May 12, 2009 / 3:11 PM / in 10 years

Russian nationalists vow to "cure" gays at parade

MOSCOW (Reuters Life!) - Russian nationalists threatened on Tuesday “to cure” any homosexuals who join a Gay Pride parade in Moscow this Saturday, setting the scene for a possible confrontation on the day of the Eurovision Song Contest final.

Lesbian couple Irina Shepitko (L) and Irina Fyet share a kiss as they hold a rejection letter after attempting to register for Russia's first gay marriage in central Moscow, May 12, 2009. REUTERS/Alexander Natruskin

The Moscow authorities say they cannot allow the parade to take place as it will “destroy morals” in the capital. But gay activists said they have so far received no formal refusal of their request for the parade.

“We will cure them for sure. We will help them to the hospital to be treated by the doctors. They are ill people,” Alexei Samsonov, a right-wing activist, told Reuters.

“The authorities cannot allow this disgrace to take place. There can be no gay parade in Moscow,” he said, adding that he and fellow activists would come out on the streets on Saturday to show their opposition to the parade.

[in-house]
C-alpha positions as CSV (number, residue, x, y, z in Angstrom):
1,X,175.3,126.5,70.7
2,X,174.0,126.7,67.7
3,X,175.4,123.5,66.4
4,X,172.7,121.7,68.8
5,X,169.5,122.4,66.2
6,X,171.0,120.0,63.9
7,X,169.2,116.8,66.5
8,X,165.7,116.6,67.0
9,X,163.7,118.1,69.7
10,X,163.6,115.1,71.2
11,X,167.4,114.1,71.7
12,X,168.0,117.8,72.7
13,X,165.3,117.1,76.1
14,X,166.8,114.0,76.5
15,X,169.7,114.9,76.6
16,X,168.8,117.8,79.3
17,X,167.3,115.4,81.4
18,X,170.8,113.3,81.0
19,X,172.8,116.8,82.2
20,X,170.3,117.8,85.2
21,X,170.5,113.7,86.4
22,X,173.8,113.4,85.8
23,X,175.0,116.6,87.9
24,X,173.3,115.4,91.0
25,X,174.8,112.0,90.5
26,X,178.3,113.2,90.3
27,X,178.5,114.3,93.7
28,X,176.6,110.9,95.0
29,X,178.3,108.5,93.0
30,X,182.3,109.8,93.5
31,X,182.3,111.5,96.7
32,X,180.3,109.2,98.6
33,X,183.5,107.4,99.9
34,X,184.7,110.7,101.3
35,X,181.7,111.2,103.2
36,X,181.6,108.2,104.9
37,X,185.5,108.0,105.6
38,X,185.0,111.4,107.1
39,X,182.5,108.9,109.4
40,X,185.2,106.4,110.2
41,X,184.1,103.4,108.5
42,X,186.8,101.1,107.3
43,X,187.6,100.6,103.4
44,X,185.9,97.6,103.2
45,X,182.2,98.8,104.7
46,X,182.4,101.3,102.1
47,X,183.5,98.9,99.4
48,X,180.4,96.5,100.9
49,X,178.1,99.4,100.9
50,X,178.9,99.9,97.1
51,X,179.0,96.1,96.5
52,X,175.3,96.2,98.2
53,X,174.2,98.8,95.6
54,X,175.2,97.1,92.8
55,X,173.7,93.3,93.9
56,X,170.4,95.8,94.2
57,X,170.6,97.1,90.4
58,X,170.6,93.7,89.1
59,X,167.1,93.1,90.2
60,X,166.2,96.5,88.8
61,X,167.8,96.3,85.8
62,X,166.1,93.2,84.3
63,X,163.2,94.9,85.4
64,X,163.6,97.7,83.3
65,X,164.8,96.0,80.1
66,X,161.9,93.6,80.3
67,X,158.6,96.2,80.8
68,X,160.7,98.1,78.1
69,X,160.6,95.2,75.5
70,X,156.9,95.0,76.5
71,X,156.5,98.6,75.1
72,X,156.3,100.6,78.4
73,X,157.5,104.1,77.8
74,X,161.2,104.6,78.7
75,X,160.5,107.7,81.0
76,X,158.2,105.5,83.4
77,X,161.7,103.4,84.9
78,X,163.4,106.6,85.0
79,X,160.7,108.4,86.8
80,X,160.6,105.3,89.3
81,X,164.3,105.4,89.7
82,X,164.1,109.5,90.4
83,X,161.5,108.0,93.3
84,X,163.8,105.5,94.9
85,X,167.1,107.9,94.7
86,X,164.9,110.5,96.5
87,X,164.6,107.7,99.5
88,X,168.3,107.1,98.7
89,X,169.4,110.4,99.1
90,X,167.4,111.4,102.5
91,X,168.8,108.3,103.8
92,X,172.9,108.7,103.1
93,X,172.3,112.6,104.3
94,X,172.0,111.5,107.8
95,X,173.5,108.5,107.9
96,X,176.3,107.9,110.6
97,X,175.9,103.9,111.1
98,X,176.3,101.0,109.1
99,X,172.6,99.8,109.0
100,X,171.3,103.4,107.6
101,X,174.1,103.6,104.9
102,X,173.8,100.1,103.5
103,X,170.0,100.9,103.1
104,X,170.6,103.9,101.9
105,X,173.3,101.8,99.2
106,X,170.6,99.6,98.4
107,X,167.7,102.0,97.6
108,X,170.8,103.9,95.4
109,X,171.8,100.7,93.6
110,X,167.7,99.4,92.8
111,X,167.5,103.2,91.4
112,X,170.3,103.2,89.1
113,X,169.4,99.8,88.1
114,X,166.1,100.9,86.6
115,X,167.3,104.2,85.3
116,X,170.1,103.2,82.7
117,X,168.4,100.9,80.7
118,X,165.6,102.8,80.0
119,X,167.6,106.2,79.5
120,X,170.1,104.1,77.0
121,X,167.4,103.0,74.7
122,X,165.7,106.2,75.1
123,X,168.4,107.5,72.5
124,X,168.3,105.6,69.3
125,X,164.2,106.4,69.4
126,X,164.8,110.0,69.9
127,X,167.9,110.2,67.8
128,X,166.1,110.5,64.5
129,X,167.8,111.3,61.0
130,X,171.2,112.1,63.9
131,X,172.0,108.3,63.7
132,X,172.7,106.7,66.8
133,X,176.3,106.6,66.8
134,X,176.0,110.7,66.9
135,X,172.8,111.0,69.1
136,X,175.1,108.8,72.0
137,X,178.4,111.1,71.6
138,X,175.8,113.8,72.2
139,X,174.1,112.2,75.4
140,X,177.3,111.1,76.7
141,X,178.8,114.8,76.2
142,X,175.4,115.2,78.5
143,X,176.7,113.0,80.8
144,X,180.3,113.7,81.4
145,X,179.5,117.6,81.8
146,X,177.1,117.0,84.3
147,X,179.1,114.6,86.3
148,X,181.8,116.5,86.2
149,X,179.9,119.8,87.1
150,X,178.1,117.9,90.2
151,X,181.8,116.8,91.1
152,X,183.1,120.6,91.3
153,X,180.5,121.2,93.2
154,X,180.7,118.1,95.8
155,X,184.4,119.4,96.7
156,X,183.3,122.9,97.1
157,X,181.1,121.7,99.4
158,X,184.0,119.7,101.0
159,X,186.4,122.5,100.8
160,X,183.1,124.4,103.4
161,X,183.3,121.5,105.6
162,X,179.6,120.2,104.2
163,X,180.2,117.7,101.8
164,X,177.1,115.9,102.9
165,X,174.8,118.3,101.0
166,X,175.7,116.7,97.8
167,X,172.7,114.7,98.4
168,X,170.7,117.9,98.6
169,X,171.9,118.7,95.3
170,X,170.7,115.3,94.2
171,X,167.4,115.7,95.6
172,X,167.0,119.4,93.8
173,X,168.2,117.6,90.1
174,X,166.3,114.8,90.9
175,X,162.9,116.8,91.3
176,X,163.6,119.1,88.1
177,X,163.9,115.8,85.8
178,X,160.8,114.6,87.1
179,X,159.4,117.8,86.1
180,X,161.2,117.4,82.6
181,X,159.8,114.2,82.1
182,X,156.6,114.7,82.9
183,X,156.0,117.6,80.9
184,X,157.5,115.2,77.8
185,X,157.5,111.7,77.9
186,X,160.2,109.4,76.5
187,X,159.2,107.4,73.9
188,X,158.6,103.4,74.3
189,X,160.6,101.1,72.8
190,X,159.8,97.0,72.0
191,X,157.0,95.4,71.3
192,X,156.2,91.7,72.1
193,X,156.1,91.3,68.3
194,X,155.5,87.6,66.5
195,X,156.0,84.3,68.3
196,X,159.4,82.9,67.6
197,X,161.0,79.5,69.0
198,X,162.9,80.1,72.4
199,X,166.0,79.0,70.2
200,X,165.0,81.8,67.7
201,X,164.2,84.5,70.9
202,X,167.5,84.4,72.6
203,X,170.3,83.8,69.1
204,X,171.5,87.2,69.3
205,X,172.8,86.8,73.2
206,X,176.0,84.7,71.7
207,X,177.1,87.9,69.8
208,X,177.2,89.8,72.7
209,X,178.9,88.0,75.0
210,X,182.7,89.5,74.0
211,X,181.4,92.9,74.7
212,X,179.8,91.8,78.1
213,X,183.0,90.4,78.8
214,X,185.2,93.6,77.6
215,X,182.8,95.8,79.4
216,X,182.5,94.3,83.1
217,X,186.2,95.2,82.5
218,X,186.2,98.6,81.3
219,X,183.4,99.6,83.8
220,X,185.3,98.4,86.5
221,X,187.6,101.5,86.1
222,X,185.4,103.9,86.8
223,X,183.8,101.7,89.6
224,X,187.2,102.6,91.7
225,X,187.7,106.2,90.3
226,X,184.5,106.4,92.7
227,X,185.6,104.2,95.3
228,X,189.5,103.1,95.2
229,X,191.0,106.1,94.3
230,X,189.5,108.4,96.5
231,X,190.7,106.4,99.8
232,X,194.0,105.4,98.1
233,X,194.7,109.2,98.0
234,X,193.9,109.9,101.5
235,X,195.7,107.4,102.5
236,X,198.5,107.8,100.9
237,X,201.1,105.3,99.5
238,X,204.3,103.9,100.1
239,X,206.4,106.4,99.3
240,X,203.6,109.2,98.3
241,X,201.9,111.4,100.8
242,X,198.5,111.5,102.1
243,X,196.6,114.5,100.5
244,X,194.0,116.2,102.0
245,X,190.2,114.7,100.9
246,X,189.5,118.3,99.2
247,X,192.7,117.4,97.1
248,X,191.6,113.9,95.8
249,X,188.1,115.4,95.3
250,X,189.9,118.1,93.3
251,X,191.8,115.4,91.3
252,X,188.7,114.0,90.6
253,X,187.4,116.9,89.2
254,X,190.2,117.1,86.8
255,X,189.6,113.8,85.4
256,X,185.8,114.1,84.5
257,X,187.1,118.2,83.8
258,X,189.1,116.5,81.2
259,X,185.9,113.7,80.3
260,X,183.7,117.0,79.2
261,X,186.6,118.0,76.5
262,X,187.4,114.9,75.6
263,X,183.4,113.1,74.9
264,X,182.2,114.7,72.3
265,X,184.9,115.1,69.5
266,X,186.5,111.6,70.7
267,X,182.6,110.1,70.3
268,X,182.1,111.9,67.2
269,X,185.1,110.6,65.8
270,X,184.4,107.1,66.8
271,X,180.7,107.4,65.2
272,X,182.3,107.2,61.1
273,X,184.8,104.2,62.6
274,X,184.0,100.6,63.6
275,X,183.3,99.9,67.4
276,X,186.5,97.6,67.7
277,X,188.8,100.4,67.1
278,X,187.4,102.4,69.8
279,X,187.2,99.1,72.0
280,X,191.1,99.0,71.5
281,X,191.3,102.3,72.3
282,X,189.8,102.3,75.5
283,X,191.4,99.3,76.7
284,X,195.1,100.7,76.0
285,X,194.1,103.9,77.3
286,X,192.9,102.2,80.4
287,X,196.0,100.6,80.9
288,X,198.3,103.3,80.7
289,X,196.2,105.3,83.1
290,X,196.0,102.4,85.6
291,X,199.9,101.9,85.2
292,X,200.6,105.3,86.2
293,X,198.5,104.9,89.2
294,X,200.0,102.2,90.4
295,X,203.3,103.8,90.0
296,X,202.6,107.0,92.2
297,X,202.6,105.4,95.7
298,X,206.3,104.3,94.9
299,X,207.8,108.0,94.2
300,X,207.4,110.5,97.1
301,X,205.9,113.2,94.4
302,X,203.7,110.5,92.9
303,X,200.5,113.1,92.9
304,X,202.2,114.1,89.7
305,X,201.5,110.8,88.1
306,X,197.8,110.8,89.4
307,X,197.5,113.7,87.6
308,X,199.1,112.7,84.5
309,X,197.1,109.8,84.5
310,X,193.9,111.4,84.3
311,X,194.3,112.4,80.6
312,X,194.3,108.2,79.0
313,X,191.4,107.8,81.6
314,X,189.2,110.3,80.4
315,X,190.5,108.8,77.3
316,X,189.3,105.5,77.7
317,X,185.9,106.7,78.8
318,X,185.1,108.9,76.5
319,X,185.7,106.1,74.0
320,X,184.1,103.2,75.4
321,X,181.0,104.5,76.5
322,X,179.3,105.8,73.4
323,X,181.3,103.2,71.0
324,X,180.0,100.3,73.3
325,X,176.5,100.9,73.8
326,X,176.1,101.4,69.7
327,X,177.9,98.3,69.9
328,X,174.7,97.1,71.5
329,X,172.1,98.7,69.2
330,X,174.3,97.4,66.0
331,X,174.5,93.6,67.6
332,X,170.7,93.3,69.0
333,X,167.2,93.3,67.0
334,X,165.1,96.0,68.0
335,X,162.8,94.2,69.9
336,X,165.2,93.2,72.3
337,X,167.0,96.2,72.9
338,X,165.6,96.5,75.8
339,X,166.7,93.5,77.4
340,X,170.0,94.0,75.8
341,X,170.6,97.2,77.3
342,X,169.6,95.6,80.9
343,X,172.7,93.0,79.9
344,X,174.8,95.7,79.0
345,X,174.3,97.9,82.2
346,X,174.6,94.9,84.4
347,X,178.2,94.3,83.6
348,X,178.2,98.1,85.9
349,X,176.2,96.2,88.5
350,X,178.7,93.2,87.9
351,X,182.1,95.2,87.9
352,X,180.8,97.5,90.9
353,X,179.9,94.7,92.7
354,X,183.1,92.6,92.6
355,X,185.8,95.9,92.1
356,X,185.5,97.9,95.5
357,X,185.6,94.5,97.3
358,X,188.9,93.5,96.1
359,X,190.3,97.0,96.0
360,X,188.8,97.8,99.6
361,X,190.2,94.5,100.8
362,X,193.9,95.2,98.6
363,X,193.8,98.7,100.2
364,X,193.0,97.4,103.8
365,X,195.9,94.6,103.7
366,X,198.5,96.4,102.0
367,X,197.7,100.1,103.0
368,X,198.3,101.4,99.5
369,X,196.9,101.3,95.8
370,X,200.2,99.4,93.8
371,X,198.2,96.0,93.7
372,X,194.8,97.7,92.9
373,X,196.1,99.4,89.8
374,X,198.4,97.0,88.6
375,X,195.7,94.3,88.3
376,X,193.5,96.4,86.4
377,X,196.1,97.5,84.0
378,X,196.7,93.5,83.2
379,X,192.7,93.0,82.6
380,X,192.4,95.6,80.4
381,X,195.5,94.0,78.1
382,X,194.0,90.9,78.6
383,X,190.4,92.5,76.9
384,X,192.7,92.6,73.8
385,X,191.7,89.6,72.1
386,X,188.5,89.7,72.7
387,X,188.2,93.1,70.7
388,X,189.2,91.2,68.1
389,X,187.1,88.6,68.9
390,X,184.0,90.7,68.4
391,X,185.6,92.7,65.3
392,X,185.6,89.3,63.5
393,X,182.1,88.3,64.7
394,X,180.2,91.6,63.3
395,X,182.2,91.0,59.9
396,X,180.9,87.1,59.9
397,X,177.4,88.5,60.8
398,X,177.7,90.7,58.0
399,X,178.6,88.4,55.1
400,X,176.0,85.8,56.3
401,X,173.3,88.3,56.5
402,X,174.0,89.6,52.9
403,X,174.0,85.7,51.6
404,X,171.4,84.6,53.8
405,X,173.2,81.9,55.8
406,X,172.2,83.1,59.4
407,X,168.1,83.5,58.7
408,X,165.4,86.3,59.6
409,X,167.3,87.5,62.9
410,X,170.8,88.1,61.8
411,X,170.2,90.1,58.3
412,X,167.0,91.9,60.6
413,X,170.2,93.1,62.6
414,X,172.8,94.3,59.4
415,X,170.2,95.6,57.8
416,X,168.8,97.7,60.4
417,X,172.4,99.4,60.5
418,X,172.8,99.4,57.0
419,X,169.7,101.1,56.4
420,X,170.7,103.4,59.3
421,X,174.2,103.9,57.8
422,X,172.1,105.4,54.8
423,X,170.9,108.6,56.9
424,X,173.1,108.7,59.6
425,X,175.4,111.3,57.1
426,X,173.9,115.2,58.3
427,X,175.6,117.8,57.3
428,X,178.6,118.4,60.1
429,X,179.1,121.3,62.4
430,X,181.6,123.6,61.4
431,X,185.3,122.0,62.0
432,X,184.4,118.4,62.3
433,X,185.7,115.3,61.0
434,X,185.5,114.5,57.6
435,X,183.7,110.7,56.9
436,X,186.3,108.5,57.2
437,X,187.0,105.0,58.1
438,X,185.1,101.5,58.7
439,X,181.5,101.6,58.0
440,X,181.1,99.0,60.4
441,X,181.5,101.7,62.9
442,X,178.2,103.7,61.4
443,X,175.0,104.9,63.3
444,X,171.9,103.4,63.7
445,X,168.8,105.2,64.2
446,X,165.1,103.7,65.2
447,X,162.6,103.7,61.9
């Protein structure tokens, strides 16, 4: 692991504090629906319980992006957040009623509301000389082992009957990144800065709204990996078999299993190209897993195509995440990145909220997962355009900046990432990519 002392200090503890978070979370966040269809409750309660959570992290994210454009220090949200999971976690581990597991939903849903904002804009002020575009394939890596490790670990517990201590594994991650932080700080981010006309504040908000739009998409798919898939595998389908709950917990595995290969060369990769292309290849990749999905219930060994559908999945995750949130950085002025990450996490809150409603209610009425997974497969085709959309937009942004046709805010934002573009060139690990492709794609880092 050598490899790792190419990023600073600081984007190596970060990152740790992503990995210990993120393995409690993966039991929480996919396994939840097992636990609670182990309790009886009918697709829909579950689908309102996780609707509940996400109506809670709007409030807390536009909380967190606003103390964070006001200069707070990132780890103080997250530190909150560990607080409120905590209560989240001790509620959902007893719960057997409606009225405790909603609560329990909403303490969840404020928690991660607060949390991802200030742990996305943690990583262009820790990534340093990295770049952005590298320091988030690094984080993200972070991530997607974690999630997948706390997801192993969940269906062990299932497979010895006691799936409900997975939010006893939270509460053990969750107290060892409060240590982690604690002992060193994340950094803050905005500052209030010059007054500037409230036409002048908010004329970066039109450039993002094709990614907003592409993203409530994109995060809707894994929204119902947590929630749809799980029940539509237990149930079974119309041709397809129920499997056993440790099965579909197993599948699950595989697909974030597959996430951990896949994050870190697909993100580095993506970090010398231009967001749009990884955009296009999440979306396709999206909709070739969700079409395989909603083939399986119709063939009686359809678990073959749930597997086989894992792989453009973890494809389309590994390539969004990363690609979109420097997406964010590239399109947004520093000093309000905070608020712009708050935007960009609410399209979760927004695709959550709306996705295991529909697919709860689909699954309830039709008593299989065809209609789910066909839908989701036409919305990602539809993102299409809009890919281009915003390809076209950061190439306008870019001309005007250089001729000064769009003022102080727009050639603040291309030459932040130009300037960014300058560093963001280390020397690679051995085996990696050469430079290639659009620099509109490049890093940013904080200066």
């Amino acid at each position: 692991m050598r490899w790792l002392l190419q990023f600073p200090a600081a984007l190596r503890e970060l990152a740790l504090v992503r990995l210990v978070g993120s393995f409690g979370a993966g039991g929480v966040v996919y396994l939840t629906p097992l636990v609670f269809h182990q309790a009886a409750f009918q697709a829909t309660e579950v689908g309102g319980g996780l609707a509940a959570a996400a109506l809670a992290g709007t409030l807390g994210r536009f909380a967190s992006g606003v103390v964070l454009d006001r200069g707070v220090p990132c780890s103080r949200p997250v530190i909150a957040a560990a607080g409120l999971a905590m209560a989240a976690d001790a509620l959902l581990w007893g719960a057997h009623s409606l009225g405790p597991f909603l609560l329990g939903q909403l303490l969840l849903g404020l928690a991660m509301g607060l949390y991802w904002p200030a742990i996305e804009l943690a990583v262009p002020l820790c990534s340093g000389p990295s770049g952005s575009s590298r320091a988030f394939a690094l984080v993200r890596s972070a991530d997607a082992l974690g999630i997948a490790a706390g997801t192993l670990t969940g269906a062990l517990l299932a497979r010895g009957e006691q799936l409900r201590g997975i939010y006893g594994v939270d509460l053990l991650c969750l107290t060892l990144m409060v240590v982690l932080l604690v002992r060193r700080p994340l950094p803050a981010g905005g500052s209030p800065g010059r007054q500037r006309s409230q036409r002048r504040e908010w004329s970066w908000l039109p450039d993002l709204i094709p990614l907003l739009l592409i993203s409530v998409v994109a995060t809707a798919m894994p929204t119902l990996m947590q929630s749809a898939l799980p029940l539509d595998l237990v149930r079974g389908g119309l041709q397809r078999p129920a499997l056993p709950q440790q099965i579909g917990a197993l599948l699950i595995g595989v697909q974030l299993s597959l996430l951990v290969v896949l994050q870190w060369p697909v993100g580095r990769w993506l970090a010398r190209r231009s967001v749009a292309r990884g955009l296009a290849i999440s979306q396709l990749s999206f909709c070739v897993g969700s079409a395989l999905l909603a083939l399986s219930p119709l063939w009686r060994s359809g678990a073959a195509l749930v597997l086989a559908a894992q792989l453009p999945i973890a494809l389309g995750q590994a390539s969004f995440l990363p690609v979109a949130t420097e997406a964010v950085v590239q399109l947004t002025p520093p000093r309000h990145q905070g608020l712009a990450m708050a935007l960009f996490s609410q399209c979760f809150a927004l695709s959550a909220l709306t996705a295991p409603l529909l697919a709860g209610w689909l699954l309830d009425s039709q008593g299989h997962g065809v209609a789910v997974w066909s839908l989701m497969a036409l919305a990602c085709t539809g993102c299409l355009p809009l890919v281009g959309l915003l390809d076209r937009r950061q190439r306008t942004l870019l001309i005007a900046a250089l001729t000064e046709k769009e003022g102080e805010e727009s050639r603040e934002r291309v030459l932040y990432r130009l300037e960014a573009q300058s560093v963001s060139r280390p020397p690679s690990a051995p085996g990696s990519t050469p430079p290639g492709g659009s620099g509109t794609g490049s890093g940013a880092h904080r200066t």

Many nationalists and extreme Russian Orthodox believers say homosexuality is an evil which needs to be stamped out to prevent it ruining Russia.

Gay activists in Russia say they are fighting for their constitutional rights in a deeply intolerant society and compare their plight to that of gays in Western Europe at the beginning of the last century.

They say they will hold the Gay Pride parade even if Moscow does ban it. If so, the parade could be a distraction from the kitschy Eurovision Song Contest which is due to hold a televised final in a Moscow stadium built to host the 1980 Olympic Games.

Local media have reported that the Russian capital has spent about $42 million preparing for the competition, making it one of the most expensive ever Eurovision shows.

The Russian winner of Miss World 2008 advertises Eurovision on posters around Moscow and Russian Prime Minister Vladimir Putin toured the venue on Saturday to check on preparations for a show which could be watched by some 100 million viewers around the globe.

Russia decriminalized homosexuality in 1993 but tolerance is not widespread. At an unsanctioned Gay Pride parade in 2007, nationalists shouting “death to homosexuals” punched and kicked gay demonstrators.

Reporting by Guy Faulconbridge, editing by Paul Casciato

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